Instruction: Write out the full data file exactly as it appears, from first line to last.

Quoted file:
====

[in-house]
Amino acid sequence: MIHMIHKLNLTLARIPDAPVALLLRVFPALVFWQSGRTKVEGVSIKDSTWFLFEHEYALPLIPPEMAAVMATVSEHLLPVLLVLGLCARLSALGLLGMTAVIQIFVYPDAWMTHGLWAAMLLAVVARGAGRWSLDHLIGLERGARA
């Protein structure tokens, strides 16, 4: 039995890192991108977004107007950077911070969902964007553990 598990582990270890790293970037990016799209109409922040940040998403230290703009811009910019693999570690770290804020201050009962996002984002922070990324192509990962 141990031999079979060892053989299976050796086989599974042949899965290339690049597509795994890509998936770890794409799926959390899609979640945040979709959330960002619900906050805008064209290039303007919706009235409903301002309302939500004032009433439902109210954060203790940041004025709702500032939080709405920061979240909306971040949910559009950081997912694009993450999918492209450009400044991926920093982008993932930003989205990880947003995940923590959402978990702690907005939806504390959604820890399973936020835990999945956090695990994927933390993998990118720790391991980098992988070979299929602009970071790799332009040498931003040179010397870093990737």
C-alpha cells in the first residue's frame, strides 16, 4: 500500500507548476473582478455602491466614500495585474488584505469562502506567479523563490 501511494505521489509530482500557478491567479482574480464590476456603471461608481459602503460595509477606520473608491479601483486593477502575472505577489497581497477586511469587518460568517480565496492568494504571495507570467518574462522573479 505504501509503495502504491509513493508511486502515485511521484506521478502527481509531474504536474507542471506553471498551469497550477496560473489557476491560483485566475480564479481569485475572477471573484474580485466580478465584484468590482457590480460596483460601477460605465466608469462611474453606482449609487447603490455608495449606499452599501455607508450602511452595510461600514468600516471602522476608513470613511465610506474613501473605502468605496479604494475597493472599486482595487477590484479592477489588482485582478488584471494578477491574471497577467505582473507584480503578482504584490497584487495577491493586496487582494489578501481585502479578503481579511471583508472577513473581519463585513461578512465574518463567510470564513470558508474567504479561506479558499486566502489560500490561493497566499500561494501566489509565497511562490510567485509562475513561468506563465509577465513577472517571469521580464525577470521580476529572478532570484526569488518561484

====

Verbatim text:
[in-house]
Amino acid sequence: MIHMIHKLNLTLARIPDAPVALLLRVFPALVFWQSGRTKVEGVSIKDSTWFLFEHEYALPLIPPEMAAVMATVSEHLLPVLLVLGLCARLSALGLLGMTAVIQIFVYPDAWMTHGLWAAMLLAVVARGAGRWSLDHLIGLERGARA
């Protein structure tokens, strides 16, 4: 039995890192991108977004107007950077911070969902964007553990 598990582990270890790293970037990016799209109409922040940040998403230290703009811009910019693999570690770290804020201050009962996002984002922070990324192509990962 141990031999079979060892053989299976050796086989599974042949899965290339690049597509795994890509998936770890794409799926959390899609979640945040979709959330960002619900906050805008064209290039303007919706009235409903301002309302939500004032009433439902109210954060203790940041004025709702500032939080709405920061979240909306971040949910559009950081997912694009993450999918492209450009400044991926920093982008993932930003989205990880947003995940923590959402978990702690907005939806504390959604820890399973936020835990999945956090695990994927933390993998990118720790391991980098992988070979299929602009970071790799332009040498931003040179010397870093990737």
C-alpha cells in the first residue's frame, strides 16, 4: 500500500507548476473582478455602491466614500495585474488584505469562502506567479523563490 501511494505521489509530482500557478491567479482574480464590476456603471461608481459602503460595509477606520473608491479601483486593477502575472505577489497581497477586511469587518460568517480565496492568494504571495507570467518574462522573479 505504501509503495502504491509513493508511486502515485511521484506521478502527481509531474504536474507542471506553471498551469497550477496560473489557476491560483485566475480564479481569485475572477471573484474580485466580478465584484468590482457590480460596483460601477460605465466608469462611474453606482449609487447603490455608495449606499452599501455607508450602511452595510461600514468600516471602522476608513470613511465610506474613501473605502468605496479604494475597493472599486482595487477590484479592477489588482485582478488584471494578477491574471497577467505582473507584480503578482504584490497584487495577491493586496487582494489578501481585502479578503481579511471583508472577513473581519463585513461578512465574518463567510470564513470558508474567504479561506479558499486566502489560500490561493497566499500561494501566489509565497511562490510567485509562475513561468506563465509577465513577472517571469521580464525577470521580476529572478532570484526569488518561484